If the program were to grow, Gruber says, the next phase would use the collected data to design and conduct clinical trials, administering the drug to individuals.
...
As Gruber puts it, “Policy has outpaced science.†For example, though patients have a variety of methods for taking medical marijuana, including as vapor, oil, tincture, or smoke, these substances bear little resemblance to the manufactured, standardized cannabinoidsâ€"the chemical compound patients need from the marijuanaâ€"studied in many trials; most of these synthetic versions have yet to reach end-users. (Gruber hopes to gather and analyze samples of what her subjects are using.) A June 2014 literature review in the New England Journal of Medicine, surveying the gaps in current knowledge, singled out what it called “the need to improve our understanding of how to harness the potential medical benefits of the marijuana plant without exposing people who are sick to its intrinsic risks.â€
In a press release, Gruber stated that marijuana, which has “shown promise in alleviating a range of symptoms, could potentially improve cognitive performance†of patients suffering from severe medical disorders that disrupt their cognitive function and mood. “Equally critical,†she added, is that “Data showing a loss or impairment of cognitive function following the use of medical marijuana could inform alternative courses of treatment and prevent unjustified exposure to harm, especially in vulnerable populations.â€
Gruber’s previous research into the subject has focused on the impact of heavy recreational marijuana use on the developing brainâ€"a question increasing in urgency as use has begun to climb among high-school students after more than a decade of decline (even as cigarette smoking and alcohol use continue to drop). Her studies have found that the drug alters white-matter connections in the brain and reduces inhibitions, resulting in more impulsive behavior. On MRI scans taken while participants completed cognitive tests, early-onset marijuana smokers activated a different part of the brain region controlling inhibition, attention, and error processing than did late smokers. (Gruber has appeared on ABC’s Nightline and on the Dr. Sanjay Gupta’s CNN documentary Weed to speak about her findings, and will moderate a conversation with Gupta on medical marijuana at Harvard’s Institute of Politics tonight, October 8, at 6 P.M.)
Patricia Cornwell, who funded the program, is also a supporter of the Harvard Art Museum: she endowed the position of Cornwell Conservation Scientist at the Straus Center, and has donated collections of works by James McNeill Whistler, Augustus Edwin John, and Walter Sickert, in addition to advanced technological equipment. Her relationship with McLean coincides with her relationship with Gruber: they met when Cornwell visited McLean, on the recommendation of her contact at the Fogg Museum, to learn about brain imaging for a book project. “She asked incredibly good questions,†Gruber recalls.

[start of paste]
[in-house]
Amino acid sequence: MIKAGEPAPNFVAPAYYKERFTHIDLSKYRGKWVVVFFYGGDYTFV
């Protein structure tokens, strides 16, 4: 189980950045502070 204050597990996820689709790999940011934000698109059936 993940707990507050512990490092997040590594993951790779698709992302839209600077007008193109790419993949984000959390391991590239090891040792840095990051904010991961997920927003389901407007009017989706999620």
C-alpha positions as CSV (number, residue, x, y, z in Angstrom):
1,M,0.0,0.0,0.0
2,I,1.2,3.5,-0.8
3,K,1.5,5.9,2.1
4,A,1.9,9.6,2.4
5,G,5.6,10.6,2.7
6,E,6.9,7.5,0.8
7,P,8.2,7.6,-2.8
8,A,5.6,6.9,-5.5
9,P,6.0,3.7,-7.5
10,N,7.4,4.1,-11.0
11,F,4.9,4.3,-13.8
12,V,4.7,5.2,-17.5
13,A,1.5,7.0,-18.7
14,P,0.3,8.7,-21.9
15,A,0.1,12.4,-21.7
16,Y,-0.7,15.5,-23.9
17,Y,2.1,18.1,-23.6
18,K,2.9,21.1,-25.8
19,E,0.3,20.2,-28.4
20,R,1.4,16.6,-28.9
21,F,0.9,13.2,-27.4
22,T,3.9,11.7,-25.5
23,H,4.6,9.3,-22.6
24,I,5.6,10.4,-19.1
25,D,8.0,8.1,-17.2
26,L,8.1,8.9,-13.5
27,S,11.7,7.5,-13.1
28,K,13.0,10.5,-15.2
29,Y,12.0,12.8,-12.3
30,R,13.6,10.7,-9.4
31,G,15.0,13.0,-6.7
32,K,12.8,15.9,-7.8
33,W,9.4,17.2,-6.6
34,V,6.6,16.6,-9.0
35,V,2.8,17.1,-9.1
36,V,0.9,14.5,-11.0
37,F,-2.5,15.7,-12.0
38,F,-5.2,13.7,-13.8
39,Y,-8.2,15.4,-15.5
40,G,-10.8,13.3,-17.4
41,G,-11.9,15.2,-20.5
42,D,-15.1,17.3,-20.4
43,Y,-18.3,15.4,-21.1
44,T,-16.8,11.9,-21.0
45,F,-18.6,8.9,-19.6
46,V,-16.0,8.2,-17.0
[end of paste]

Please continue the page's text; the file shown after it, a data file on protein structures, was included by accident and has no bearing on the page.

A. Edin Evins, MD, Director of ...
mghmcleanpsychiatry.partners.org, 14 Oct 2014 [cached]
A. Edin Evins, MD, Director of Center for Addiction Medicine at MGH and Staci Gruber, PhD, Director of the Cognitive and Clinical Neuroimaging Core at McLean Hospital, were quoted in a recent New York Times article concerning recent changes in the legality of marijuana.
...
Dr. Gruber addressed the dangers of marijuana use in teens and young adults, whose brains are still developing. "The frontal cortex is the last part of the brain to come online, and the most important," said Dr. Gruber.
"Anything that underscores that there may ...
www.studentnewsdaily.com [cached]
"Anything that underscores that there may be structural changes in the brain [from marijuana use] is important," said Dr. Staci Gruber, an associate psychiatry professor at Harvard Medical School and a director of brain imaging at McLean Hospital.
Pot Said to Damage Young Users’ Brains
www.friendsofrecoveryvt.org, 16 Nov 2010 [cached]
Research on how marijuana changes a developing brain is important as it's the most frequently used illegal drug in the United States, said study author Staci Gruber, the director of the neuroimaging center at McLean Hospital in Belmont, Mass. Almost 16 percent of eighth graders have tried marijuana, and that number rises to 42 percent by 12th grade, a 2009 study from the National Institute on Drug Abuse found.
Chronic, early users of marijuana "make repetitive incorrect responses despite the fact I'm telling them they're wrong," said Gruber, who is also an assistant professor of psychology at Harvard University. "That's called 'cognitive inflexibility' and you see it in babies."
The research, presented yesterday at the Society for Neuroscience's meeting in San Diego, also found that the group that started earlier smoked more pot more often than those who started later. People who began smoking before age 16 had 25.1 smokes a week, compared with 12.1 in those who began later, the study showed. The early-onset group smoked almost three times as many grams a week, Gruber said.
...
The research didn't examine those people who had started smoking early and stopped, although those people begin to look more like non-smokers in other studies, Gruber said.
"The developing brain is vulnerable," Gruber said.